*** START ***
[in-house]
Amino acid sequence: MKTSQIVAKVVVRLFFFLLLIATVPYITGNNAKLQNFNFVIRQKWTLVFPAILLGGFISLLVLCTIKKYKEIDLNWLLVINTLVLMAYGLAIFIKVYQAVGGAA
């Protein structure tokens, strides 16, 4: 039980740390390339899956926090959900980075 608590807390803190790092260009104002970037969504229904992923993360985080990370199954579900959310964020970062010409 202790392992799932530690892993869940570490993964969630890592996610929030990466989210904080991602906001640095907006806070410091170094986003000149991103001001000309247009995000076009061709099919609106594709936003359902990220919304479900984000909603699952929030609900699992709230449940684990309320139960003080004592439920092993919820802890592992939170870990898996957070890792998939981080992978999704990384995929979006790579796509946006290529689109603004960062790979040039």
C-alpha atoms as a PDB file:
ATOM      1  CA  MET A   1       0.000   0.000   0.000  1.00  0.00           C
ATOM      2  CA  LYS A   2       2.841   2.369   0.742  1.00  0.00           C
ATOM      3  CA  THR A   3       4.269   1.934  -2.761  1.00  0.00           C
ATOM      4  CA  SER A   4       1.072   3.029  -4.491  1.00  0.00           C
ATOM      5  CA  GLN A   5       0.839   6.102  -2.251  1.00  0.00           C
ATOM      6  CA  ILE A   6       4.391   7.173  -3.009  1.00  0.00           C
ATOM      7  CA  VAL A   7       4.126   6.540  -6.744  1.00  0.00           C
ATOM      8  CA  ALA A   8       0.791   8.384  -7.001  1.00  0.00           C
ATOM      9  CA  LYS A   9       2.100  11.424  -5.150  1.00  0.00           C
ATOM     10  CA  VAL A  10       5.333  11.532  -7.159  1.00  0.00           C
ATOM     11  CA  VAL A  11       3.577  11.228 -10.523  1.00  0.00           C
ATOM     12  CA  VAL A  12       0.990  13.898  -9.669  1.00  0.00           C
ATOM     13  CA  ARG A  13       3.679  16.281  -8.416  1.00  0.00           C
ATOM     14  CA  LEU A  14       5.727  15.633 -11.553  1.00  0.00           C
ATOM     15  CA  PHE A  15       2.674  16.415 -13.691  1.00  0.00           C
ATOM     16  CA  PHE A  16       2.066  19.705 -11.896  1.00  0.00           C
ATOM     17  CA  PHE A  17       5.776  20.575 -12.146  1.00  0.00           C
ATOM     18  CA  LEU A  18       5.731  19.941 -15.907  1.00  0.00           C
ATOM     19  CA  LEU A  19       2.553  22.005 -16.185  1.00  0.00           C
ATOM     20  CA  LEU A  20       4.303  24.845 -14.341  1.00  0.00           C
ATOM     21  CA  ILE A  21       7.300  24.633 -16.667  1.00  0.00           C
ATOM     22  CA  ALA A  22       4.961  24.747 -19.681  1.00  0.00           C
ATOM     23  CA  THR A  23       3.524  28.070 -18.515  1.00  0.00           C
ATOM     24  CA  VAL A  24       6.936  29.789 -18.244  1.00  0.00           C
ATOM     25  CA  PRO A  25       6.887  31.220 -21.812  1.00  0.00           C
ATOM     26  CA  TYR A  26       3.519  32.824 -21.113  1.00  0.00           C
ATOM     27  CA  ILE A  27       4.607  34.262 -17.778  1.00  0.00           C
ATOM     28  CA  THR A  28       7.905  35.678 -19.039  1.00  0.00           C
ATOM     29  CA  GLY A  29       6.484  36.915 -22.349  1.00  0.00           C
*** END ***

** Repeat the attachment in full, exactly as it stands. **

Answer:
[in-house]
Amino acid sequence: MKTSQIVAKVVVRLFFFLLLIATVPYITGNNAKLQNFNFVIRQKWTLVFPAILLGGFISLLVLCTIKKYKEIDLNWLLVINTLVLMAYGLAIFIKVYQAVGGAA
């Protein structure tokens, strides 16, 4: 039980740390390339899956926090959900980075 608590807390803190790092260009104002970037969504229904992923993360985080990370199954579900959310964020970062010409 202790392992799932530690892993869940570490993964969630890592996610929030990466989210904080991602906001640095907006806070410091170094986003000149991103001001000309247009995000076009061709099919609106594709936003359902990220919304479900984000909603699952929030609900699992709230449940684990309320139960003080004592439920092993919820802890592992939170870990898996957070890792998939981080992978999704990384995929979006790579796509946006290529689109603004960062790979040039």
C-alpha atoms as a PDB file:
ATOM      1  CA  MET A   1       0.000   0.000   0.000  1.00  0.00           C
ATOM      2  CA  LYS A   2       2.841   2.369   0.742  1.00  0.00           C
ATOM      3  CA  THR A   3       4.269   1.934  -2.761  1.00  0.00           C
ATOM      4  CA  SER A   4       1.072   3.029  -4.491  1.00  0.00           C
ATOM      5  CA  GLN A   5       0.839   6.102  -2.251  1.00  0.00           C
ATOM      6  CA  ILE A   6       4.391   7.173  -3.009  1.00  0.00           C
ATOM      7  CA  VAL A   7       4.126   6.540  -6.744  1.00  0.00           C
ATOM      8  CA  ALA A   8       0.791   8.384  -7.001  1.00  0.00           C
ATOM      9  CA  LYS A   9       2.100  11.424  -5.150  1.00  0.00           C
ATOM     10  CA  VAL A  10       5.333  11.532  -7.159  1.00  0.00           C
ATOM     11  CA  VAL A  11       3.577  11.228 -10.523  1.00  0.00           C
ATOM     12  CA  VAL A  12       0.990  13.898  -9.669  1.00  0.00           C
ATOM     13  CA  ARG A  13       3.679  16.281  -8.416  1.00  0.00           C
ATOM     14  CA  LEU A  14       5.727  15.633 -11.553  1.00  0.00           C
ATOM     15  CA  PHE A  15       2.674  16.415 -13.691  1.00  0.00           C
ATOM     16  CA  PHE A  16       2.066  19.705 -11.896  1.00  0.00           C
ATOM     17  CA  PHE A  17       5.776  20.575 -12.146  1.00  0.00           C
ATOM     18  CA  LEU A  18       5.731  19.941 -15.907  1.00  0.00           C
ATOM     19  CA  LEU A  19       2.553  22.005 -16.185  1.00  0.00           C
ATOM     20  CA  LEU A  20       4.303  24.845 -14.341  1.00  0.00           C
ATOM     21  CA  ILE A  21       7.300  24.633 -16.667  1.00  0.00           C
ATOM     22  CA  ALA A  22       4.961  24.747 -19.681  1.00  0.00           C
ATOM     23  CA  THR A  23       3.524  28.070 -18.515  1.00  0.00           C
ATOM     24  CA  VAL A  24       6.936  29.789 -18.244  1.00  0.00           C
ATOM     25  CA  PRO A  25       6.887  31.220 -21.812  1.00  0.00           C
ATOM     26  CA  TYR A  26       3.519  32.824 -21.113  1.00  0.00           C
ATOM     27  CA  ILE A  27       4.607  34.262 -17.778  1.00  0.00           C
ATOM     28  CA  THR A  28       7.905  35.678 -19.039  1.00  0.00           C
ATOM     29  CA  GLY A  29       6.484  36.915 -22.349  1.00  0.00           C